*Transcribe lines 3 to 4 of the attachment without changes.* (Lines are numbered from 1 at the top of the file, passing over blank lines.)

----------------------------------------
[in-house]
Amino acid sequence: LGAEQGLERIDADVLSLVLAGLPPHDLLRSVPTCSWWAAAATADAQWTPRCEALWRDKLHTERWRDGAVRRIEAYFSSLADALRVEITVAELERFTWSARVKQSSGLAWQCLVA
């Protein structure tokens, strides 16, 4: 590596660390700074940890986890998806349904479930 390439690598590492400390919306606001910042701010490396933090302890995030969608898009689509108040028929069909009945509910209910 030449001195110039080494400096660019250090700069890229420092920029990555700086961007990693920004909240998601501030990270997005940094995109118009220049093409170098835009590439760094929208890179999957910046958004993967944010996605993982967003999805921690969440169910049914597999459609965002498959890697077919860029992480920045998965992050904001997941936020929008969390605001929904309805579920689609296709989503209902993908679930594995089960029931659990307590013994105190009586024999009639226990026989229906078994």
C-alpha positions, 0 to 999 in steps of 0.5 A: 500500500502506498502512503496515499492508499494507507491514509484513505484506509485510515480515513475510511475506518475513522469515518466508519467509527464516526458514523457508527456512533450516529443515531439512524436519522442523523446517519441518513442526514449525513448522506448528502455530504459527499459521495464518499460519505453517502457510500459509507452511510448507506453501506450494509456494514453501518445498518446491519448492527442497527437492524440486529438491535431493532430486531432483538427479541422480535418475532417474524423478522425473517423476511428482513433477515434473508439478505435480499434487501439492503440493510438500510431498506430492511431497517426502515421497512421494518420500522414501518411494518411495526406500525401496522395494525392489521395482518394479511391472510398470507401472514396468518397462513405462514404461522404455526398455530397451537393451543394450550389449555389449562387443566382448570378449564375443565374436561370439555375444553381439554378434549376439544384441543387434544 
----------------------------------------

């Protein structure tokens, strides 16, 4: 590596660390700074940890986890998806349904479930 390439690598590492400390919306606001910042701010490396933090302890995030969608898009689509108040028929069909009945509910209910 030449001195110039080494400096660019250090700069890229420092920029990555700086961007990693920004909240998601501030990270997005940094995109118009220049093409170098835009590439760094929208890179999957910046958004993967944010996605993982967003999805921690969440169910049914597999459609965002498959890697077919860029992480920045998965992050904001997941936020929008969390605001929904309805579920689609296709989503209902993908679930594995089960029931659990307590013994105190009586024999009639226990026989229906078994």
C-alpha positions, 0 to 999 in steps of 0.5 A: 500500500502506498502512503496515499492508499494507507491514509484513505484506509485510515480515513475510511475506518475513522469515518466508519467509527464516526458514523457508527456512533450516529443515531439512524436519522442523523446517519441518513442526514449525513448522506448528502455530504459527499459521495464518499460519505453517502457510500459509507452511510448507506453501506450494509456494514453501518445498518446491519448492527442497527437492524440486529438491535431493532430486531432483538427479541422480535418475532417474524423478522425473517423476511428482513433477515434473508439478505435480499434487501439492503440493510438500510431498506430492511431497517426502515421497512421494518420500522414501518411494518411495526406500525401496522395494525392489521395482518394479511391472510398470507401472514396468518397462513405462514404461522404455526398455530397451537393451543394450550389449555389449562387443566382448570378449564375443565374436561370439555375444553381439554378434549376439544384441543387434544 